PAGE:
For Saturday, January 22, 2011
POSTED: 1:30 a.m. HST, Jan 22, 2011
Another article filled with excuses for Hawaii's poor education system.
Robert Campbell, state Department of Education executive assistant for strategic reform, mentions a "fantasy world" of impossible expectations, but quite frankly, many school districts across our nation have met the requirements of No Child Left Behind ("More new isle teachers are licensed," Star-Advertiser, Nov. 29). So, what about Hawaii?
Hawaii's cost of living may be one of many deterrents for teacher recruitment, but the article overlooks the fact that Hawaii is at the bottom as far as teachers pay goes.
I guess you get what you pay for, and for the kids of Hawaii, they're not getting much. They deserve better.
It's time that the state realizes that it needs to pay up for teaching talent.
How to write usThe Star-Advertiser welcomes letters that are crisp and to the point (~175 words). The Star-Advertiser reserves the right to edit letters for clarity and length. Please direct comments to the issues; personal attacks will not be published. Letters must be signed and include a daytime telephone number.
Letter form: Online form, click here
I was sitting outside next to a grocery store and a couple was treating its dog as if it were a child, belly carrier and all.
The dog was eating off of the table that patrons use; these tables do not get wiped down.
Then I was in another store and a woman walks in with a dog in a belly carrier like a child.
Is society that co-dependent and in need of power and control to have a dog and treat it like a child?
I am a dog person, but my dog would never eat off a table in my home or in a public place, especially where other people would be eating.
Please have a little more class.
Regarding the medical waste that has been showing up on our beaches, I have two questions:
First, why are we not burning the medical waste?
Second, why doesn't the state have the company managing the Waimanalo dump pay to have a company clean up the beaches?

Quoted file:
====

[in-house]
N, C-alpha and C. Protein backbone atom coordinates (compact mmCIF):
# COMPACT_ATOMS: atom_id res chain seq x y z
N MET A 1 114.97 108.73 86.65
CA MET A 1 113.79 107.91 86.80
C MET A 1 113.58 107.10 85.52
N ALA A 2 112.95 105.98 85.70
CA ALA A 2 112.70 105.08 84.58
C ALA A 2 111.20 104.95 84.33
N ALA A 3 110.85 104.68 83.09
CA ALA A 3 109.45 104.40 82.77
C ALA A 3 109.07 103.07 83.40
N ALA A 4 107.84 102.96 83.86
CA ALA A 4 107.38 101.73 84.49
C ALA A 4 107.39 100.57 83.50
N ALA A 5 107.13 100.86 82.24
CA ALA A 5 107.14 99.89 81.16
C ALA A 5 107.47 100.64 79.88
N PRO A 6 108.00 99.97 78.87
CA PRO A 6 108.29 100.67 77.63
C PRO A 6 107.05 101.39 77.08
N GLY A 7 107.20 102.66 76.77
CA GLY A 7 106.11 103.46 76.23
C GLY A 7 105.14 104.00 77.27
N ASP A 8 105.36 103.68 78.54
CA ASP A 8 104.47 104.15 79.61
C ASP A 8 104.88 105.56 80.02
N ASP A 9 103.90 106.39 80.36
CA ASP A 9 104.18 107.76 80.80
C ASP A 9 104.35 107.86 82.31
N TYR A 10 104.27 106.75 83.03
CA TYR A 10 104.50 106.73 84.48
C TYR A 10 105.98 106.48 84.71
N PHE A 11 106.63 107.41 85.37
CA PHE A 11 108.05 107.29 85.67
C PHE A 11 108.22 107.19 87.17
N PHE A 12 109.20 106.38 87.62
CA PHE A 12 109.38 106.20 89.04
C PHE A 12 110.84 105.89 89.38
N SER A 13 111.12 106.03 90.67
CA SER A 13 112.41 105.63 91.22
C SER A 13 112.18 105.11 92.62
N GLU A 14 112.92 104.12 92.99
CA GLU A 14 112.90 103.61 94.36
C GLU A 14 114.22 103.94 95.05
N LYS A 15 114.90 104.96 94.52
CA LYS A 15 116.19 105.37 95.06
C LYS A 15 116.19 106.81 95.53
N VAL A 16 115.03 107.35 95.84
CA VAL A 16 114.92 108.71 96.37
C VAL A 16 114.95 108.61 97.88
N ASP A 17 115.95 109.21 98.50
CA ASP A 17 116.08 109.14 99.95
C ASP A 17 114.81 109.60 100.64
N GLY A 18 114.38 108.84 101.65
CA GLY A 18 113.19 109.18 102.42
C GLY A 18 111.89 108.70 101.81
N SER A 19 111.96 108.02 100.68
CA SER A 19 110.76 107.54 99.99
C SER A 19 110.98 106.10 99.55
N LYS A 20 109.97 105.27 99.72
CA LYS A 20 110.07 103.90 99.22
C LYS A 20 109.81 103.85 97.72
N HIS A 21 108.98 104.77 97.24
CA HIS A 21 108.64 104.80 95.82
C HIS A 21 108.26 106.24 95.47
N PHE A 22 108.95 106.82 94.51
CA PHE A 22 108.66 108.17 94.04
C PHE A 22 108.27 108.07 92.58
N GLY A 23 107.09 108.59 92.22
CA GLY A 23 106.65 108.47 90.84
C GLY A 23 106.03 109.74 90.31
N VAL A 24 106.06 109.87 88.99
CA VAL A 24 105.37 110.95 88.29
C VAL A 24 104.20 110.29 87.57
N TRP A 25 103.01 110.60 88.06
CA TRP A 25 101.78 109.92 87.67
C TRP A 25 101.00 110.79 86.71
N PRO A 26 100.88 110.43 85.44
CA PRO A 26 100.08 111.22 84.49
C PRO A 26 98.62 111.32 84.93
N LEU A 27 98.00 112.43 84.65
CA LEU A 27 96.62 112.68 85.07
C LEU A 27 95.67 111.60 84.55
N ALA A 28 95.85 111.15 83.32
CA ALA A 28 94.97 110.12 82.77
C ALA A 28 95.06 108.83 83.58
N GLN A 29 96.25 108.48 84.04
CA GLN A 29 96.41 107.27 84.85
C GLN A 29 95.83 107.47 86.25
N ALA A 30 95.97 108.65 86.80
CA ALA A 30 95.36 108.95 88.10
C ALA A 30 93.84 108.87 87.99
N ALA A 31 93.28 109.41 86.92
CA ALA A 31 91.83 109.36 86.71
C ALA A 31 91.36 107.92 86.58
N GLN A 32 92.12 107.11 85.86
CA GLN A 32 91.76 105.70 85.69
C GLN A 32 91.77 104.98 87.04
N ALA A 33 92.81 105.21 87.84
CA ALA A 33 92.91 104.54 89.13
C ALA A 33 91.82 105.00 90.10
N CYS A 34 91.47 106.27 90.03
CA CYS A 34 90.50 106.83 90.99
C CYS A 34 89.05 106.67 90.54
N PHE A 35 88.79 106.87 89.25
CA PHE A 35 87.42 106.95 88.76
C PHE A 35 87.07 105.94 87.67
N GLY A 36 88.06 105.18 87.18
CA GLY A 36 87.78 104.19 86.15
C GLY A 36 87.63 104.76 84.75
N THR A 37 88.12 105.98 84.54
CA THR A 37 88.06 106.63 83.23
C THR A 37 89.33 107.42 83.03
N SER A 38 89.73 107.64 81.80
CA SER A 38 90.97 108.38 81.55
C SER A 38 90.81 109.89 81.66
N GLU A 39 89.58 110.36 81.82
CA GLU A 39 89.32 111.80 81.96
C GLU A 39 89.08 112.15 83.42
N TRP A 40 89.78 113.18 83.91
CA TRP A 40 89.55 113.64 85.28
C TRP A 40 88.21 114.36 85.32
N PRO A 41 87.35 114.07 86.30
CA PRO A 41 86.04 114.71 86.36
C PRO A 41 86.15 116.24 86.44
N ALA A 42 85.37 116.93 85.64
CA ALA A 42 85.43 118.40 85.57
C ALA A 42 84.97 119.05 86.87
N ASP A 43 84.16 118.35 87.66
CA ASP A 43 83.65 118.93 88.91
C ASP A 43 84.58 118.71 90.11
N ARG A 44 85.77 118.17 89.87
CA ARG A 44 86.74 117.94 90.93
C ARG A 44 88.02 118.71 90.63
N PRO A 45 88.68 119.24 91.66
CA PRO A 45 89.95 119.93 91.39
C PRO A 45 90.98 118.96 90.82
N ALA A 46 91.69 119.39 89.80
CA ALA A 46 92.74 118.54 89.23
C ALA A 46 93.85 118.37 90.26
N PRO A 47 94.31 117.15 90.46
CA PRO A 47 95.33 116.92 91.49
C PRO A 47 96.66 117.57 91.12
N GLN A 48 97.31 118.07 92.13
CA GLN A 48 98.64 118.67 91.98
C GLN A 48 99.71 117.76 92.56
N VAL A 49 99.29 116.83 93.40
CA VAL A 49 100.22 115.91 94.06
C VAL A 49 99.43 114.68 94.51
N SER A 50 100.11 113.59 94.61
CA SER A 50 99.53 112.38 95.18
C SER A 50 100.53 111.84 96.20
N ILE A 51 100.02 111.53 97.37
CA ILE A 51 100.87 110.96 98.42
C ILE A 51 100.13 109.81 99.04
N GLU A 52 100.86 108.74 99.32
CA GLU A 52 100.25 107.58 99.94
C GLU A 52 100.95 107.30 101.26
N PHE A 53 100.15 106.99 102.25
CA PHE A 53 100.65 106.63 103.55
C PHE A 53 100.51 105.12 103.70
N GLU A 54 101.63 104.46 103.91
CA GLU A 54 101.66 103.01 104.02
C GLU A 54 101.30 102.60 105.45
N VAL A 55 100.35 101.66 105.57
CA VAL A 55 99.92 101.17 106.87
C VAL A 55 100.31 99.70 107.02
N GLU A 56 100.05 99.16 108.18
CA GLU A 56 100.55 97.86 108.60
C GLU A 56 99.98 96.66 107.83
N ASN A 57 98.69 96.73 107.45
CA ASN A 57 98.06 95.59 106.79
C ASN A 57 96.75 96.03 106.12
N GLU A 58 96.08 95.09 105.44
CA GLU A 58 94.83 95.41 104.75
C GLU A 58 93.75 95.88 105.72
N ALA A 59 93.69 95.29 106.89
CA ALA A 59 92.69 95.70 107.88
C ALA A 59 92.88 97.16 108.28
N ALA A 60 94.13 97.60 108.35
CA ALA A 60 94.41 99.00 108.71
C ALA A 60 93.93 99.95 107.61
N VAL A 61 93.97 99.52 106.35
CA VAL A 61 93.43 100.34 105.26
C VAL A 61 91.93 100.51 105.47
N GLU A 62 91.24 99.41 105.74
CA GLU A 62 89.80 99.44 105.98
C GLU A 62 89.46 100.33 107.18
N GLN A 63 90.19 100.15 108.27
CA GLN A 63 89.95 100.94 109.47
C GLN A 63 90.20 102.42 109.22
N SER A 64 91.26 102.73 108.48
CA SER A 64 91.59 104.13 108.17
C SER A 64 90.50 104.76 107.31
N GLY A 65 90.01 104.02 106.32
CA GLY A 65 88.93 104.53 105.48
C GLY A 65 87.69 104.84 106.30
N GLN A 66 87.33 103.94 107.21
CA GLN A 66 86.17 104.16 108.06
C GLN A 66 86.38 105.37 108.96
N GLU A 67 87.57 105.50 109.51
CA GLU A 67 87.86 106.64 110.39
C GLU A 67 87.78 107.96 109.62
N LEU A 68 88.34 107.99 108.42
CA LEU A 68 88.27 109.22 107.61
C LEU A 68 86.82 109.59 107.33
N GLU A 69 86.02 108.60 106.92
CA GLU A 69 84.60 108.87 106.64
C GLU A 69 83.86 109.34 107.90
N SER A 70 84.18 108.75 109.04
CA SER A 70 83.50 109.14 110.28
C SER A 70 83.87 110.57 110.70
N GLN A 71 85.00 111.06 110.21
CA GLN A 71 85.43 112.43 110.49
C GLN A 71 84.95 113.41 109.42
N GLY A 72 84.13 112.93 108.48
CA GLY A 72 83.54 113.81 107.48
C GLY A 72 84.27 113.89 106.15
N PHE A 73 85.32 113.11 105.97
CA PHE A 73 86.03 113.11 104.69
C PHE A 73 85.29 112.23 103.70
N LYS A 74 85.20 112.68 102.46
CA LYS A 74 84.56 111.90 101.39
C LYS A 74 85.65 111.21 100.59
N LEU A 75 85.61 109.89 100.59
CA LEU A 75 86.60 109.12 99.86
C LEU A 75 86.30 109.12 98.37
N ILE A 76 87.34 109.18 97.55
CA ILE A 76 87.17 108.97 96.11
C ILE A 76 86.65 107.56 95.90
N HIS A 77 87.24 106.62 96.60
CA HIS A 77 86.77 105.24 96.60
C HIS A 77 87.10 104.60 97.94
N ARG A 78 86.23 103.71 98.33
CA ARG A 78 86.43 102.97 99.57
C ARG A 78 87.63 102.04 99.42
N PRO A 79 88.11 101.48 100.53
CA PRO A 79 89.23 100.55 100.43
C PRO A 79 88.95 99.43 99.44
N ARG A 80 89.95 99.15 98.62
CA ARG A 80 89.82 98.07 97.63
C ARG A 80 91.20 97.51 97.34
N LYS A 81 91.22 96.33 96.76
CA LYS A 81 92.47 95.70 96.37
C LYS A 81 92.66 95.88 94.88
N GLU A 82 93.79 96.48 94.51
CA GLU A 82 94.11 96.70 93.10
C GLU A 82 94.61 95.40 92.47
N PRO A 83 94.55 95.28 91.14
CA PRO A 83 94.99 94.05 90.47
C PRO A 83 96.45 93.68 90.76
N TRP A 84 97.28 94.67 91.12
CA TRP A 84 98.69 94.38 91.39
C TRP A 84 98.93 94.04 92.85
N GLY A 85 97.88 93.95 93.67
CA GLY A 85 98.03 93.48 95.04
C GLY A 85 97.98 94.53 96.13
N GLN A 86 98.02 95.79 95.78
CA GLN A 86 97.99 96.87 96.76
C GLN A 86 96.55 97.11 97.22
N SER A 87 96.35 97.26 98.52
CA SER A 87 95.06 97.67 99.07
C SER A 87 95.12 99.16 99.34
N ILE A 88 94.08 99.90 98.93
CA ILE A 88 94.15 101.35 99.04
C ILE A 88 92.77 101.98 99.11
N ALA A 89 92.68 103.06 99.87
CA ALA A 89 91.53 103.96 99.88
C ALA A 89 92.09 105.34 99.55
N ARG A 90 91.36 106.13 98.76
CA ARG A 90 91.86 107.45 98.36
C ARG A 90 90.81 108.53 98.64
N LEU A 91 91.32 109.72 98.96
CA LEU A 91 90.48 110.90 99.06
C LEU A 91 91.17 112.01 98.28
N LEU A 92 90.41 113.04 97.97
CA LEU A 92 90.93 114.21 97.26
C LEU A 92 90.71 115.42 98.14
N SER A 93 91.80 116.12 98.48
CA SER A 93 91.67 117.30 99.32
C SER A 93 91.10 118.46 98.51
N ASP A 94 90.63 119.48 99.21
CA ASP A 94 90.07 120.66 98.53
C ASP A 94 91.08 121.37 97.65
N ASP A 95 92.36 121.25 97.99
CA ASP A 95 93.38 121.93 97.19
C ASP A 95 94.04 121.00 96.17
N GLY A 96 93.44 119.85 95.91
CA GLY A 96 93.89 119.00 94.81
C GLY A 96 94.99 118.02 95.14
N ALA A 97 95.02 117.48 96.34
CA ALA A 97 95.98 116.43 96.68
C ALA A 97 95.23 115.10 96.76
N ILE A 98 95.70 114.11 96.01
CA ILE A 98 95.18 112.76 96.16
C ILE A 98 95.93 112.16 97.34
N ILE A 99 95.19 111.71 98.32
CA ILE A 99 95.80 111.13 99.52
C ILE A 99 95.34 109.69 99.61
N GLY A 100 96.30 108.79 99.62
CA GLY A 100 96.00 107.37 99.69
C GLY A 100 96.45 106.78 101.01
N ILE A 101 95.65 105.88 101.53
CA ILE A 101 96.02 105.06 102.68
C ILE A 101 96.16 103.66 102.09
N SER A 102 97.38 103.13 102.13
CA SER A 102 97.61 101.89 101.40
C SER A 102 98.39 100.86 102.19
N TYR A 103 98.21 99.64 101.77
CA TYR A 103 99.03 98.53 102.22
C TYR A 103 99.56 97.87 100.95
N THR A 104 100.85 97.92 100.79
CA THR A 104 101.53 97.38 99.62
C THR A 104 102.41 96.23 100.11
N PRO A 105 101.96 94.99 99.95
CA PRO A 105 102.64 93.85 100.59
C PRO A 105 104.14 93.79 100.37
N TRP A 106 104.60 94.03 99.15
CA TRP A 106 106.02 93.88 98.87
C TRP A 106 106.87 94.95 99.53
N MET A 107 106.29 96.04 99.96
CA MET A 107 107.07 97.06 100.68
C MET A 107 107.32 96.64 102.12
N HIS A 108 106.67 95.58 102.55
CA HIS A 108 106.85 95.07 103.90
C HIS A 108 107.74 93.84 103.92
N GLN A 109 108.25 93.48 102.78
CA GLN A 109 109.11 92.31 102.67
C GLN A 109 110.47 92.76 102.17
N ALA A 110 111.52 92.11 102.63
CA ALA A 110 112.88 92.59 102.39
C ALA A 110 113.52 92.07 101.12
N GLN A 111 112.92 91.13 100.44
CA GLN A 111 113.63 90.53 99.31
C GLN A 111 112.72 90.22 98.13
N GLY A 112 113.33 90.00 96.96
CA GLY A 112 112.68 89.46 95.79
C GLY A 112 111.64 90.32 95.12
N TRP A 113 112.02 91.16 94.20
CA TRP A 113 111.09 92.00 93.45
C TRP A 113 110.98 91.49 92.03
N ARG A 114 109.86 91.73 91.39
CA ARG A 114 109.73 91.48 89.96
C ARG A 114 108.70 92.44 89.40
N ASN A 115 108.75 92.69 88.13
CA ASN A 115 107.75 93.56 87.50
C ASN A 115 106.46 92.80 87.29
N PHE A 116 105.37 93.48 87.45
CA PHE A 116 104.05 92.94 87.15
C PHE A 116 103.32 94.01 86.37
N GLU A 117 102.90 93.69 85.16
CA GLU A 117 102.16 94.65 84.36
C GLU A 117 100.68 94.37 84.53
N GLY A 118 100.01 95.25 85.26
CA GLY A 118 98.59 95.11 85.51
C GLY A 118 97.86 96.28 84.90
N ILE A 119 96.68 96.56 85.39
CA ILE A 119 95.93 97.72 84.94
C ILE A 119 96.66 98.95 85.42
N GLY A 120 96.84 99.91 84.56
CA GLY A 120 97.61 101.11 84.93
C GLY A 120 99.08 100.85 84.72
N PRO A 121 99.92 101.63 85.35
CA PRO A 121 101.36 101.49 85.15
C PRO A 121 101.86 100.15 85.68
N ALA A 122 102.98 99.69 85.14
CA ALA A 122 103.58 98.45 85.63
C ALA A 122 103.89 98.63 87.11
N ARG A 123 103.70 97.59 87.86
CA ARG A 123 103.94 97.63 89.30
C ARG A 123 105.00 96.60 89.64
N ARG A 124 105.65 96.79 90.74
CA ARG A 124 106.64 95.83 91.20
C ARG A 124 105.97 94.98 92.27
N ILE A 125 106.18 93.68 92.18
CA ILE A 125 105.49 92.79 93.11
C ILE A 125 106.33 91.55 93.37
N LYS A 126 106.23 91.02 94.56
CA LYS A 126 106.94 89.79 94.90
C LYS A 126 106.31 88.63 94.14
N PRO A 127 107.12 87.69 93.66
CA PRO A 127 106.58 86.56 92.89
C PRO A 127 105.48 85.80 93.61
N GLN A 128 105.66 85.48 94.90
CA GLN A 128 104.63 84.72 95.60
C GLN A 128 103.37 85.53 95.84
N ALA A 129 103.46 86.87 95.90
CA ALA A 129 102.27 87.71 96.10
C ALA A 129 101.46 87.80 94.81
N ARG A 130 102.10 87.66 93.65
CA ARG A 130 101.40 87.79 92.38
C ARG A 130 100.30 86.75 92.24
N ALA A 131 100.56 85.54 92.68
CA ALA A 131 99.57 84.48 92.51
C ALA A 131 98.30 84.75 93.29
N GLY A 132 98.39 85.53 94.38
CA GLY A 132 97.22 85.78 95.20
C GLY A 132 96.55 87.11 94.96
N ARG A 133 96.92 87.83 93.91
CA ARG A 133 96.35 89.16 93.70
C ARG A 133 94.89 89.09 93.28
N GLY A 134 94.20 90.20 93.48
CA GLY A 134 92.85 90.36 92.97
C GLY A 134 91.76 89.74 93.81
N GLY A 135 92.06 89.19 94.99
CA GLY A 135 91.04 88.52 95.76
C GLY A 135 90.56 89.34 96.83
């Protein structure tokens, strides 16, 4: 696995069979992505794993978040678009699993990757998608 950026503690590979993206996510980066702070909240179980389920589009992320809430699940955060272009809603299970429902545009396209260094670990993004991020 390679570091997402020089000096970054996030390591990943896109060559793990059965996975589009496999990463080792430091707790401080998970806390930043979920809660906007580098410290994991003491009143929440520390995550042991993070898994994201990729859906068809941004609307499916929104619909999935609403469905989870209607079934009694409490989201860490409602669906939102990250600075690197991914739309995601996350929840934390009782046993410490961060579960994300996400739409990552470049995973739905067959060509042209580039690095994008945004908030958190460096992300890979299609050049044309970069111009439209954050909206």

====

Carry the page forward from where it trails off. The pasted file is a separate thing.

I am sick of all the excuses. We don't have enough employees to clean the beaches, we don't have money. If it were Mr. Public that caused this to happen, you can bet the farm that he would have some serious fines levied on him by now.
On Jan. 19, at approximately 6:10 p.m., a University of Hawaii student was threatened with a deadly weapon while using the crosswalk on University Avenue between Dole and Metcalf. The assailant's weapon of choice: a light-colored Jeep Cherokee.
The perpetrator, apparently enraged by having to slow her vehicle to allow a pedestrian to cross the busy road in a legal way, aggressively used her horn and yelled with indiscriminate belligerency to harass the victim. Unfortunately, the perpetrator fled the scene and is still at large. The victim, shaken by the preceding events, is presently recovering at a local residence.
This scene is an accurate rendition of a crime which occurs regularly in the city of Honolulu. Innocent pedestrians are frequently harassed by malignant drivers demonstrating no consideration for the law or pedestrian rights-of-way in crosswalks.
We are essentially all people trying to share the limited space of this island; if both drivers and pedestrians demonstrate mutual respect, Oahu will be a safer, more pleasant place to reside.
Minority control is not in the U.S. Constitution.
U.S. Sen. Tom Udall and 24 of his colleagues have proposed a strong package to change the Senate rules to end filibusters on motions to begin debate. It would force senators waging a filibuster to actually stay on the floor and engage in debate. This would protect the right of the minority to be heard, but also allow the Senate to conduct its business without endless, senseless delays.
The Senate should approve this package when it reconvenes next week.
I want to see the filibuster rules fixed so that our senators can do their jobs — debate and vote on bills.